I’m curious, do you use Pinterest to market your store? Do you feel you’re using it effectively, or is there more you could be doing? Or, maybe you haven’t started using it yet but are considering launching a profile soon.
As easy as Pinterest is to use (in my opinion it’s one of the simplest social media sites), there’s still a lot to know in order to follow best practices and to get the most out of your efforts. If you’re looking for a hands-on, all-encompassing Pinterest training, click here or scroll to the bottom of the blog post to learn how to get access.
Here’s 7 Ways To Be More Effective On Pinterest (plus a bonus tip!)
1. Pin content that encapsulates the kind of lifestyle that pairs well with your products. Just like any other social media site, you need to post content that is not always about you/your products. If you think about the kind of lifestyle your products pair well with, the type of lifestyle your customer has and pin that type of content, you’ll have a much more engaging and interesting profile than just pins of your products. You need to pin content that relates to your audience, not just content that sells them.
2. Include a price in product pin descriptions. Pinterest is known for hosting shoppers. With an average order value of $169 compared to $95 for Facebook and $71 for Twitter; Pinterest is a site retailers cannot ignore. Studies show that when a price is included in the pin description it receives 36% more likes than those without a price, plus it helps the shopper shop by including price information. Make it easy on the shopper by providing all product information, especially the price.
3. Verify your website. Not only does verifying your website help build trust with the online consumer, it also allows you to receive analytics within your Pinterest profile to find out things like Pins/Pinners from your website, Repins/Repinners, Impressions, Reach, Clicks and Visitors.
To verify, first make sure you’re using a business account for your store by going to business.pinterest.com and click on the blue ‘Convert here’ text. (Note: You don’t HAVE to have a business account, but I suggest it if you’re using Pinterest for business). Then, verify your website by adding (or having your web developer add) a file or tag onto your website. You can learn more about the verification process here.
4. Source Pins. This is a biggie so pay attention 🙂 When you upload a picture or video from your computer to Pinterest, and hit that red Pin it button, the pin does not have a source meaning when someone clicks on the pin, they’ll be taken to a larger image, but not to a website. If you’re uploading anything that relates to your business like a product, display, store, staff, sale, etc., it should always take the viewer to your website. If it’s a specific product or collection, the pin should take the viewer to that specific product or collections page.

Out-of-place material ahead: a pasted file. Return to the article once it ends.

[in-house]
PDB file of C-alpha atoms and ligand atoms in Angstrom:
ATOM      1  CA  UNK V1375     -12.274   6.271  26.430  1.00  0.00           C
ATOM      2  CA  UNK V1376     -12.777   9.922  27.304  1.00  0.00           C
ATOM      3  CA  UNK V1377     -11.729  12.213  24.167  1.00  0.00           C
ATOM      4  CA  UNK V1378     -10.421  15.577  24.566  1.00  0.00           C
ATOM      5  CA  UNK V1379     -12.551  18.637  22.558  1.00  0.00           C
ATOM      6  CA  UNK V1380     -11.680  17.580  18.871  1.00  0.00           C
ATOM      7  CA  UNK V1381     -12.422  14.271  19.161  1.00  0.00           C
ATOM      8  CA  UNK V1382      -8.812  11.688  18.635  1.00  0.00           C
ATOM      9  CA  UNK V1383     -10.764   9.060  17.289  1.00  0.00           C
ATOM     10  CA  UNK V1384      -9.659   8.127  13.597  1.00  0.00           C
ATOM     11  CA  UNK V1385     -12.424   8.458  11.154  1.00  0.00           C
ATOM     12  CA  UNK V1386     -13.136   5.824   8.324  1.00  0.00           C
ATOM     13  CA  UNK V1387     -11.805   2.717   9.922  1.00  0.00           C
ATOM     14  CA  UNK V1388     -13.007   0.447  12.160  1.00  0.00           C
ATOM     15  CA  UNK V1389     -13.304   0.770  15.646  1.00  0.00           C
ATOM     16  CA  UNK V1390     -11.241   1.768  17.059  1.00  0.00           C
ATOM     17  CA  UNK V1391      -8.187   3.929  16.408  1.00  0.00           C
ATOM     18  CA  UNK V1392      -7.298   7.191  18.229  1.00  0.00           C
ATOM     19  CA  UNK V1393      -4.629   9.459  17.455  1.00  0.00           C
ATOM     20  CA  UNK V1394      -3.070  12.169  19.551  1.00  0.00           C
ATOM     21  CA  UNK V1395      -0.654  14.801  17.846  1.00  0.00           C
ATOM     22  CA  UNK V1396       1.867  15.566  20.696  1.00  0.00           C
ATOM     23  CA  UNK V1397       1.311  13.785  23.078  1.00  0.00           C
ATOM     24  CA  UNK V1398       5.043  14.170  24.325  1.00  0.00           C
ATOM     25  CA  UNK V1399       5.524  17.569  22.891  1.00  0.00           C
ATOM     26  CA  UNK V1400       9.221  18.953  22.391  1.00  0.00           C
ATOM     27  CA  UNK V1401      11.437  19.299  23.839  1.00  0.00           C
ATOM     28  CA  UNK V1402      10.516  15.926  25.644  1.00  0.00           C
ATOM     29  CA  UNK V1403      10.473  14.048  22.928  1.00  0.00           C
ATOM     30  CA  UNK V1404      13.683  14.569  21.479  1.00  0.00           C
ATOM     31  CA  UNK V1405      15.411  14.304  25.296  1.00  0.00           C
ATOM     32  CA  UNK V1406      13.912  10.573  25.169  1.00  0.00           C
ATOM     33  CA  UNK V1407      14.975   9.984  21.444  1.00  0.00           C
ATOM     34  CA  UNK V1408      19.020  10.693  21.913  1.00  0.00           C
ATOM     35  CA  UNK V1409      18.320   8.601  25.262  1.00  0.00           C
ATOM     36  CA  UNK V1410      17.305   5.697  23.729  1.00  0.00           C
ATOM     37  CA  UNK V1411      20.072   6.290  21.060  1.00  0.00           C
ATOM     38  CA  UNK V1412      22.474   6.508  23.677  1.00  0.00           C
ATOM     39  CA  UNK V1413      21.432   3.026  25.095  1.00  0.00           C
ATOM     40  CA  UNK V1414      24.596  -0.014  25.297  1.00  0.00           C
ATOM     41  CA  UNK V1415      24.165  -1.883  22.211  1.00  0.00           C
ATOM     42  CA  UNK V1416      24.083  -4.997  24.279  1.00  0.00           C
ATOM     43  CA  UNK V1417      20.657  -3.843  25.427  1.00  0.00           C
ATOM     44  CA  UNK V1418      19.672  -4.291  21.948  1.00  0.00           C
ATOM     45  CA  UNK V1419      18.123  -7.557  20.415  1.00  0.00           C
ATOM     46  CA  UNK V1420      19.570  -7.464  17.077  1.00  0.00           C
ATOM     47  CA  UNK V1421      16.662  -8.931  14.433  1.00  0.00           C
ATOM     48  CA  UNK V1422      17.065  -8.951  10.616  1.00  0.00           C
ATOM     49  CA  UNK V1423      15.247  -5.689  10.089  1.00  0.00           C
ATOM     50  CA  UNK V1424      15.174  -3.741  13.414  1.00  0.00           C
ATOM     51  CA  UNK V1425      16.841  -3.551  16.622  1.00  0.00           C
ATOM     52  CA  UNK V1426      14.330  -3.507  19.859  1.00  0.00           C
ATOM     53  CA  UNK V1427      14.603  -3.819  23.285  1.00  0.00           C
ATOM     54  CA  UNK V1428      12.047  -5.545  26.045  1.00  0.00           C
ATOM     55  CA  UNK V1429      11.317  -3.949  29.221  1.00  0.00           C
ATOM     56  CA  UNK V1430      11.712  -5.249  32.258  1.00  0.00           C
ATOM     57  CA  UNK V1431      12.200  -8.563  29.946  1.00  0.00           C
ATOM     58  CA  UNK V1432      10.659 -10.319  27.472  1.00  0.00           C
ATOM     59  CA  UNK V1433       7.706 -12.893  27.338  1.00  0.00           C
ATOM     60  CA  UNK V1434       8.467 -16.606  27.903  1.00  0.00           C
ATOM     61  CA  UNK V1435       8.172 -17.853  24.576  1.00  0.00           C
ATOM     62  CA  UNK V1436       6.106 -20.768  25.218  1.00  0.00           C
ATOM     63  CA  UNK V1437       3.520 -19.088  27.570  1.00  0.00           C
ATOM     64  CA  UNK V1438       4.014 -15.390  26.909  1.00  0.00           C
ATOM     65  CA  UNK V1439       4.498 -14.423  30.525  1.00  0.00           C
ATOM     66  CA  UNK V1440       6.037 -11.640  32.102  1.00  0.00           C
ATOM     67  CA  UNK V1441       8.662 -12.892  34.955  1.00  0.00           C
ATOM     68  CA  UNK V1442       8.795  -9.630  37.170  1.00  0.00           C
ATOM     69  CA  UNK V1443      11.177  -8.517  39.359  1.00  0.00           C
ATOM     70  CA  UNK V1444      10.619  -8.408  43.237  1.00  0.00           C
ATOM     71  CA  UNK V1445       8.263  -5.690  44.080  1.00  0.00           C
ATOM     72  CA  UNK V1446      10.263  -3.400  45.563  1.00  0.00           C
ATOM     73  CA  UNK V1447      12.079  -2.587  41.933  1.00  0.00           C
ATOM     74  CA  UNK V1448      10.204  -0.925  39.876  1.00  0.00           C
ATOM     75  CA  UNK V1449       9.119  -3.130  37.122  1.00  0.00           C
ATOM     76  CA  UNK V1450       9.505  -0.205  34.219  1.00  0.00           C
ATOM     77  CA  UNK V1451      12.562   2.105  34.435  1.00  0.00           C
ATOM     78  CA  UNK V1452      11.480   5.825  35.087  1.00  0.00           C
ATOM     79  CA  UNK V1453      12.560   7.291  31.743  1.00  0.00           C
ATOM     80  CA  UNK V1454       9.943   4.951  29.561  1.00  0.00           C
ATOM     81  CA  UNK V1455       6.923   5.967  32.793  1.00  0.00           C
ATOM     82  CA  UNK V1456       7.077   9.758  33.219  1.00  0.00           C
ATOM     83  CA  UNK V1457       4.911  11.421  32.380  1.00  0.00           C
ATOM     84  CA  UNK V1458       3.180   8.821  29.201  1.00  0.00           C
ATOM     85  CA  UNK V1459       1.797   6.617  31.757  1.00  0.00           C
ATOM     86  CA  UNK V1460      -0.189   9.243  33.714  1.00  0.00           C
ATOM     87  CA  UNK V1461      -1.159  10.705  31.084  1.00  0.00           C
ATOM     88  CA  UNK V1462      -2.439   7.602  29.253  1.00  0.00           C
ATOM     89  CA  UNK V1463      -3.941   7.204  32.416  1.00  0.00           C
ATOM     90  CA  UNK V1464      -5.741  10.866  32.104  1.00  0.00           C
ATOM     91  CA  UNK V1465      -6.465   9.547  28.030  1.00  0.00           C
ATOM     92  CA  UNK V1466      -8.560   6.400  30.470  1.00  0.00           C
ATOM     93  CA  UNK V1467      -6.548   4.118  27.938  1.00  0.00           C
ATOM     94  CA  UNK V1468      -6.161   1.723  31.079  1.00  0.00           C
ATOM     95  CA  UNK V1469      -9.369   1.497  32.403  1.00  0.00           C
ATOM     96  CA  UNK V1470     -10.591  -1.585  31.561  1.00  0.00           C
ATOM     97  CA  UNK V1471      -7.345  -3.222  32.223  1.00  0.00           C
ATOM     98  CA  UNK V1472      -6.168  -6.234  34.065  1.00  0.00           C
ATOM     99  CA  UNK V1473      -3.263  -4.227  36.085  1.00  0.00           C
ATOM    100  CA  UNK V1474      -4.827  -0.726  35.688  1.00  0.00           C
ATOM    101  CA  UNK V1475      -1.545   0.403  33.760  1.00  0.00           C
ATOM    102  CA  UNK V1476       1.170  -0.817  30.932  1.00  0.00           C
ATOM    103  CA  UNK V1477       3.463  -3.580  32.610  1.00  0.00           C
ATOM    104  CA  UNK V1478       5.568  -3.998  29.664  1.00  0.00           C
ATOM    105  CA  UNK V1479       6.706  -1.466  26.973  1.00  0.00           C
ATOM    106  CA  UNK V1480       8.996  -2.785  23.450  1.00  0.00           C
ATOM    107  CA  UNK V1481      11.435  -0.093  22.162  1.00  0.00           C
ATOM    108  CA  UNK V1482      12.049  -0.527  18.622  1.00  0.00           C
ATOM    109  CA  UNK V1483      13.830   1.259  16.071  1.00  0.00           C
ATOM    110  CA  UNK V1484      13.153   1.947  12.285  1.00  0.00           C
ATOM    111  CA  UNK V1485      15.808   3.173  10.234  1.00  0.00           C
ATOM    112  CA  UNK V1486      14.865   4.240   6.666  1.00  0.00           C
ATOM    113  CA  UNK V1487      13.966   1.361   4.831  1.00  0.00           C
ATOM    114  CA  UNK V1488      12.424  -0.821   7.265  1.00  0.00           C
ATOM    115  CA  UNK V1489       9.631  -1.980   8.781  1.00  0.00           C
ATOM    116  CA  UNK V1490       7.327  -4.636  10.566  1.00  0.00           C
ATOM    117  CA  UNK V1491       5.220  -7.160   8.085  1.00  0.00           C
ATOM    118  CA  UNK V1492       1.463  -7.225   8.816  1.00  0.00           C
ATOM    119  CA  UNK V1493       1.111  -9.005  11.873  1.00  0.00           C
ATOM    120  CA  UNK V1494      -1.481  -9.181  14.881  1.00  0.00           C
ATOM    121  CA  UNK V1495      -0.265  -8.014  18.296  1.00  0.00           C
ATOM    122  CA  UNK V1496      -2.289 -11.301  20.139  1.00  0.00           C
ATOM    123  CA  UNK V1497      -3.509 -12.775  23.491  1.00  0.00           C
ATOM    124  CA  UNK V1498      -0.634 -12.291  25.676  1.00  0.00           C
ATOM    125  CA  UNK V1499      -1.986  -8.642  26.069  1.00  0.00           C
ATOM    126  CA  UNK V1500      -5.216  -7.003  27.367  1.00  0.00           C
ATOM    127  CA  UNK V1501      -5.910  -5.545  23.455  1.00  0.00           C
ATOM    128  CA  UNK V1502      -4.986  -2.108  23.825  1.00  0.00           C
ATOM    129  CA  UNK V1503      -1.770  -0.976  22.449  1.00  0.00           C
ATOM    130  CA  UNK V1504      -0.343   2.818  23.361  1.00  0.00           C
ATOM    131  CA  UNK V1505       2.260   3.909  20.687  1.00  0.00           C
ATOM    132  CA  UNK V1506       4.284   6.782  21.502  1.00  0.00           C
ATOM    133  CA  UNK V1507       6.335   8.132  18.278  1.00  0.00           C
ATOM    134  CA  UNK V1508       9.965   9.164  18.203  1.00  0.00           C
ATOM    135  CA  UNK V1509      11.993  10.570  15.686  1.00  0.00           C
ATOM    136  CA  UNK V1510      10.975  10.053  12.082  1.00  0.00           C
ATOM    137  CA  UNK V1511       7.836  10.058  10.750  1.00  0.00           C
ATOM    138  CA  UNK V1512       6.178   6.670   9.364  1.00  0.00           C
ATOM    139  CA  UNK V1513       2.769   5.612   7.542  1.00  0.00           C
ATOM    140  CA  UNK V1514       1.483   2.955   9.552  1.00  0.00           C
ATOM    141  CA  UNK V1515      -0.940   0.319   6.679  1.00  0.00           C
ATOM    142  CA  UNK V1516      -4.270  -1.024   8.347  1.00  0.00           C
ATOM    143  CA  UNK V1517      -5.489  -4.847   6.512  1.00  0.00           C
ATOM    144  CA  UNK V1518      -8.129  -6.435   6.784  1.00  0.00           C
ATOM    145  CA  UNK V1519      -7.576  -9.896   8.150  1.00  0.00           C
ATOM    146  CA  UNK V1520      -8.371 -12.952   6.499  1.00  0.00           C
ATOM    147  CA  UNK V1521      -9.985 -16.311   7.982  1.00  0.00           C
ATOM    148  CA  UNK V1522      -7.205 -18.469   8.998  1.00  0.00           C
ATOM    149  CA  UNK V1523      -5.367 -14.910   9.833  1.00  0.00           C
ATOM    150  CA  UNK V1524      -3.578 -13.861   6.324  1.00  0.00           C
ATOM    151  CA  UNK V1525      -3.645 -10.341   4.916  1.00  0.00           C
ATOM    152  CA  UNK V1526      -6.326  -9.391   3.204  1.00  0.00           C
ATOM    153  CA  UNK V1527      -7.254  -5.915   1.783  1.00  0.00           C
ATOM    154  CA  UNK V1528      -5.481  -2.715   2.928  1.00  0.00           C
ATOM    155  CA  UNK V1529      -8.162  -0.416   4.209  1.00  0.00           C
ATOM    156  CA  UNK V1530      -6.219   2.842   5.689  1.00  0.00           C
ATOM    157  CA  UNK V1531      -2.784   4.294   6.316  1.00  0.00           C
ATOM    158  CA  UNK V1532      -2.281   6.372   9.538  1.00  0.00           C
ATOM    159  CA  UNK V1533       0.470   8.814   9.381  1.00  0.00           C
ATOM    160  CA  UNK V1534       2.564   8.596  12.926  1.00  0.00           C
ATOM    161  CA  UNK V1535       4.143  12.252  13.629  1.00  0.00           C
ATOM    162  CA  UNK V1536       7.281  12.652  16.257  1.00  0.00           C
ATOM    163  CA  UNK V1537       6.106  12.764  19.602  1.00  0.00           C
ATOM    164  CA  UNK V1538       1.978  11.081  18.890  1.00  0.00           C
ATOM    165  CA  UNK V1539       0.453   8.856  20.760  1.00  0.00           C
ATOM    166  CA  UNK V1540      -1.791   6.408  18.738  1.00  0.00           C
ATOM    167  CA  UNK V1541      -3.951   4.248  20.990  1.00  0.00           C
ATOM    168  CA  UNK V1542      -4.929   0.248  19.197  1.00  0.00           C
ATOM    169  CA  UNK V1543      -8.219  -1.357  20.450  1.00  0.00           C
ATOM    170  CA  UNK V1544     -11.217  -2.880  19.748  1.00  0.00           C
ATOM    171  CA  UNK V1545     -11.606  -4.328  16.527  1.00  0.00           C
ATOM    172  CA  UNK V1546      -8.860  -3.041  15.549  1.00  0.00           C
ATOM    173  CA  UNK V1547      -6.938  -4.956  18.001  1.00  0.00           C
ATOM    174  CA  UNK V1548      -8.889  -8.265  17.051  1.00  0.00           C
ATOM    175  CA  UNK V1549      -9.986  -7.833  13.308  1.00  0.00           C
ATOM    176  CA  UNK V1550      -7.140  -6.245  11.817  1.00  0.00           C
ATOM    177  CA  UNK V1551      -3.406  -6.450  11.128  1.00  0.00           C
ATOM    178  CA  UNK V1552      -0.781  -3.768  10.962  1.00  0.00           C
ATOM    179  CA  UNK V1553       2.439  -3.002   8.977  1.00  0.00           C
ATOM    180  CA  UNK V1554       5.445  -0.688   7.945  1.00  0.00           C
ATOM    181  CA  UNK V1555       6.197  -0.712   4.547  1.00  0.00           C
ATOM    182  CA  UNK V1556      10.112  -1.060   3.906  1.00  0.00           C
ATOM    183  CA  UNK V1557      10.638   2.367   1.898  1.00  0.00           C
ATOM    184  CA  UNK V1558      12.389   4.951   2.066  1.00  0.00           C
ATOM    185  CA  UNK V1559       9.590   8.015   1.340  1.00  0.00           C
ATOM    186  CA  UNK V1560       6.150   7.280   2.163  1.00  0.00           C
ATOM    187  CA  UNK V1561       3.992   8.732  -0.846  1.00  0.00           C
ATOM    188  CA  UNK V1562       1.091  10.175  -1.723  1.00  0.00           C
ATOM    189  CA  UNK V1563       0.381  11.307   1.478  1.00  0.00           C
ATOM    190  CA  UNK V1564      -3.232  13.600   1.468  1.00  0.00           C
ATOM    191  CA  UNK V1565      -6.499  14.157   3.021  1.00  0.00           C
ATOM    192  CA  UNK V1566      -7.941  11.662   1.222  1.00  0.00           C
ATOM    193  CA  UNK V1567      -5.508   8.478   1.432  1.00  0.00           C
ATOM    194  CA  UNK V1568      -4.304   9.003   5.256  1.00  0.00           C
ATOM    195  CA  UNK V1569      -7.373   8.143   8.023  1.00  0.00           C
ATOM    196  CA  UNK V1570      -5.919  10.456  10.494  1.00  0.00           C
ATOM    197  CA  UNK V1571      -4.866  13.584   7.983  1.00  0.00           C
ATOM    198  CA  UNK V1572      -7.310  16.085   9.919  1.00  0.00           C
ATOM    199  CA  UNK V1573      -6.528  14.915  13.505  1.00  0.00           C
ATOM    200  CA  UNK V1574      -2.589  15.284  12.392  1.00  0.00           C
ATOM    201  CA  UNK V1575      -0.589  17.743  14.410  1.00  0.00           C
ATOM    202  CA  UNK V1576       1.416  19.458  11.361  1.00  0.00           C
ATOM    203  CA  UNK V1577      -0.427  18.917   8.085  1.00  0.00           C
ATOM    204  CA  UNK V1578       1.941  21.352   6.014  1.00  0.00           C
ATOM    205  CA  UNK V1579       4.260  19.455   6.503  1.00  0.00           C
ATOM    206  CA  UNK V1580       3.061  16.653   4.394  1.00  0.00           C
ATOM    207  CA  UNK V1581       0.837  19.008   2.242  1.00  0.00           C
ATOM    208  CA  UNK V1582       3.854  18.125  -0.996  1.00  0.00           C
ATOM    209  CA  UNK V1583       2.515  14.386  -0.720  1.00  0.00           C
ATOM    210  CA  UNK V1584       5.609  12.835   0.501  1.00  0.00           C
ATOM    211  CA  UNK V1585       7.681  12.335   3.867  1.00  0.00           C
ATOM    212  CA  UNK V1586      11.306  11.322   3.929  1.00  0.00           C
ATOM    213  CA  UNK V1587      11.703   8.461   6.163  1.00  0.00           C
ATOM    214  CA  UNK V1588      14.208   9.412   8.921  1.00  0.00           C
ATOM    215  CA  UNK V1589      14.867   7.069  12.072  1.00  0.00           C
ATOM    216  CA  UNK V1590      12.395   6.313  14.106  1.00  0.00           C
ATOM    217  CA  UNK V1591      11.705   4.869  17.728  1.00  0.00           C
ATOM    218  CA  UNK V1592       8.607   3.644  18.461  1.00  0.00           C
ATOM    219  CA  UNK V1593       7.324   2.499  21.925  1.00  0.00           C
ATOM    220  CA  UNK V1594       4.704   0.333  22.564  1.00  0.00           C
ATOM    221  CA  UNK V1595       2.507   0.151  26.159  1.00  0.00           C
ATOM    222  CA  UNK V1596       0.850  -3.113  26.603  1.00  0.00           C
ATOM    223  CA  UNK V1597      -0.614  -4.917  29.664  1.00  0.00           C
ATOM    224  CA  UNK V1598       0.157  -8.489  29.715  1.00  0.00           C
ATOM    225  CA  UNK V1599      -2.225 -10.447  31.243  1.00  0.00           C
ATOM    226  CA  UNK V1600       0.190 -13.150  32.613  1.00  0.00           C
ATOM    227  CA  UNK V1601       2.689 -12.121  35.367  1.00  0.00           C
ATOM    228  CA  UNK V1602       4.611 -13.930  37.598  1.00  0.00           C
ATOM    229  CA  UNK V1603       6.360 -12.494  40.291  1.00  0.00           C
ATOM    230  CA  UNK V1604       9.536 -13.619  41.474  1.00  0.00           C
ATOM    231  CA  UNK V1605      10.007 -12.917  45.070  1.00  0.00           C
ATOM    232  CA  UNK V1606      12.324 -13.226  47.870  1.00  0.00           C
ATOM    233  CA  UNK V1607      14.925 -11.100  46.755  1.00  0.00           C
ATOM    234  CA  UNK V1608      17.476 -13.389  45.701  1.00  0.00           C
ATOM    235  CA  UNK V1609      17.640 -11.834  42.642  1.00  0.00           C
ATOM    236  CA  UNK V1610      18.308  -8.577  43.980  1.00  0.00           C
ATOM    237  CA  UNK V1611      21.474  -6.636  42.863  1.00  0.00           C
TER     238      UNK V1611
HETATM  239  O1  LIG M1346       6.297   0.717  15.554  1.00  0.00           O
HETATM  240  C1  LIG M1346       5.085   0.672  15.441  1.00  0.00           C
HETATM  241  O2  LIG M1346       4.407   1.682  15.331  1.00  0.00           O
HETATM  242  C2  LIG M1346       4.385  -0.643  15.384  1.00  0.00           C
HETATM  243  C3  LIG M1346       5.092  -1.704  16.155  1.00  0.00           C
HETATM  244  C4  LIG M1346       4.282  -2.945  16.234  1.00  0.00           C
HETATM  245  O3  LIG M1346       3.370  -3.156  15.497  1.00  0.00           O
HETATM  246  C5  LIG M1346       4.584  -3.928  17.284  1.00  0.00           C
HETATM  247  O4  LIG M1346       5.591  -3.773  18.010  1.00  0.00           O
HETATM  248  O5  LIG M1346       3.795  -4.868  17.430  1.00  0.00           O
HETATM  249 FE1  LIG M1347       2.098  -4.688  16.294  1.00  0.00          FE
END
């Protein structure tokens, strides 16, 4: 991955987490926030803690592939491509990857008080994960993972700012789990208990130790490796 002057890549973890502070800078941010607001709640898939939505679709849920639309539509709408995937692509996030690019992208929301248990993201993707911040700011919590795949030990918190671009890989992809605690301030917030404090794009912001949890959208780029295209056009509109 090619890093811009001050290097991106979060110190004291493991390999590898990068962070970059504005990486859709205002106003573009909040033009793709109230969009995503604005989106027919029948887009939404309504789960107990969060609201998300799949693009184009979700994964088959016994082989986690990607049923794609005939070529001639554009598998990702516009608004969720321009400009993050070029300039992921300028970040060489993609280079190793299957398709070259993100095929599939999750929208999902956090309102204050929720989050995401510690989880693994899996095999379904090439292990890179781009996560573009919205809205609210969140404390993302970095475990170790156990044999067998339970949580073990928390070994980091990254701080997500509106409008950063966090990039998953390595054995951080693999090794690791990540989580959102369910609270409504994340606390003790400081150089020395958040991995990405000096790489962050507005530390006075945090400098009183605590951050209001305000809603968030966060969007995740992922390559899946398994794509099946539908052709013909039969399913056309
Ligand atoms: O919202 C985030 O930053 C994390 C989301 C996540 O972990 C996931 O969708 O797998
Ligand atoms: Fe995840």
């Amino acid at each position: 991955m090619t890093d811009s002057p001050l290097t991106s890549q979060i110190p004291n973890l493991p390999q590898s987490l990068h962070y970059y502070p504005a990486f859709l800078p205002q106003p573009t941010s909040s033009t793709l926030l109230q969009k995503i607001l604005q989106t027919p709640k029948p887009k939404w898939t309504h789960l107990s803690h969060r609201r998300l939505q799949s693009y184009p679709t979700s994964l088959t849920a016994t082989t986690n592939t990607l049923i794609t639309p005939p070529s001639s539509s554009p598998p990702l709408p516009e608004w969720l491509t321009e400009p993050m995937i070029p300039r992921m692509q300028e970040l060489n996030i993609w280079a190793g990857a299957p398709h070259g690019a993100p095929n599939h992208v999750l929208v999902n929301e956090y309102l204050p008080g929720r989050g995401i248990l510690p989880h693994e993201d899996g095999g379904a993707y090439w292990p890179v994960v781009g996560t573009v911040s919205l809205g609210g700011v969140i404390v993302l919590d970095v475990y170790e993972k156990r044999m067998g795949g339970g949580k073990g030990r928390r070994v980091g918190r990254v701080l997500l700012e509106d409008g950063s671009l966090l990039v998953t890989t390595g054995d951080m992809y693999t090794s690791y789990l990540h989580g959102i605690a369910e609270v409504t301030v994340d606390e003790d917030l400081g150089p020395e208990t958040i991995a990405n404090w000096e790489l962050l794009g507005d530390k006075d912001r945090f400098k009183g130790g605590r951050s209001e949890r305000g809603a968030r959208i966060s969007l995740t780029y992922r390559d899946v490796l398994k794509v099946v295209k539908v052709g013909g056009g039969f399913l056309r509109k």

To source a pin you’ve uploaded, go to the pin and hit the pencil icon in the lower right to edit. Then, copy the URL you want to take the viewer to within the Source section. If you’re pinning directly from your website or blog, your pin will automatically be sourced.
5. Pin high quality, long images. Vertical images take up more space in the news feed, giving it more exposure. Use tools like Canva.com or Infogr.am to create long, engaging images. These can be things like product collages, top 5 lists (gift guides, trends for spring, hottest items, etc.), how-to’s listing out steps, event collages or before and afters.
6. Ask questions in descriptions. Take the description a step further by asking the viewer things like, “What do you think?” “Love it or leave it?” “Do you agree?” Asking for the engagement will increase the likeness of someone responding and depending on the question/pin this could be a great way to crowd source, asking your network what kinds of things they want to see in your store. Plus, this is a great way to get pinners to engage with your brand which helps build and strengthen their relationship with you.
7. Be social by re-pinning others’ content. Social media is not a one-way street, you need to participate in the conversation. Support other local businesses and people, your target audience (ex: moms, brides, homeowners, outdoor enthusiasts, pet lovers, etc.) and influencers by re-pinning content that’s appropriate to your business and boards. Plus, re-pinning content is a great way to get other pinners to follow you.
*Bonus Tip* Leverage other networks and channels to promote your profile. A frequently asked question I receive is, “how do I get more followers on Pinterest?” And one of the best ways to do so is by telling people you’re on Pinterest. Promote your profile on:
- Social media sites – Facebook, Twitter, Instagram, G+
- Email – send a dedicated email to get people to follow you, or email info about a Pinterest contest
- Website – button to follow you or display specific boards and pins.
- In-store signage
- Packaging and shipping materials (mostly for eCommerce businesses)
- Print – post cards in shopping bags or a local mailer
If you need more help with Pinterest because you’re new, you feel it’s not working for your business or you need to train someone on your staff, check out this month’s Social Edge course which is all about Pinterest. Featured in this course – 8 training videos covering:
- Pinterest Overview
- How-To’s and Best Practices
- Board Suggestions for Retailers
- Content That Gets the Most Exposure
- Business Center and Pinterest 3rd Party Tools
- How To Get More Followers
- Successful Pinterest Examples
- Analytics Overview
These videos include ways to save a lot of time, ensure you’re reaching the right audience and give a clear direction on what your should be pinning for your business. If you have any questions about Social Edge please email info @ www.crystalmediaco.com (dot co, not dot com)
If you found this blog post helpful, please send it to your retailer friends!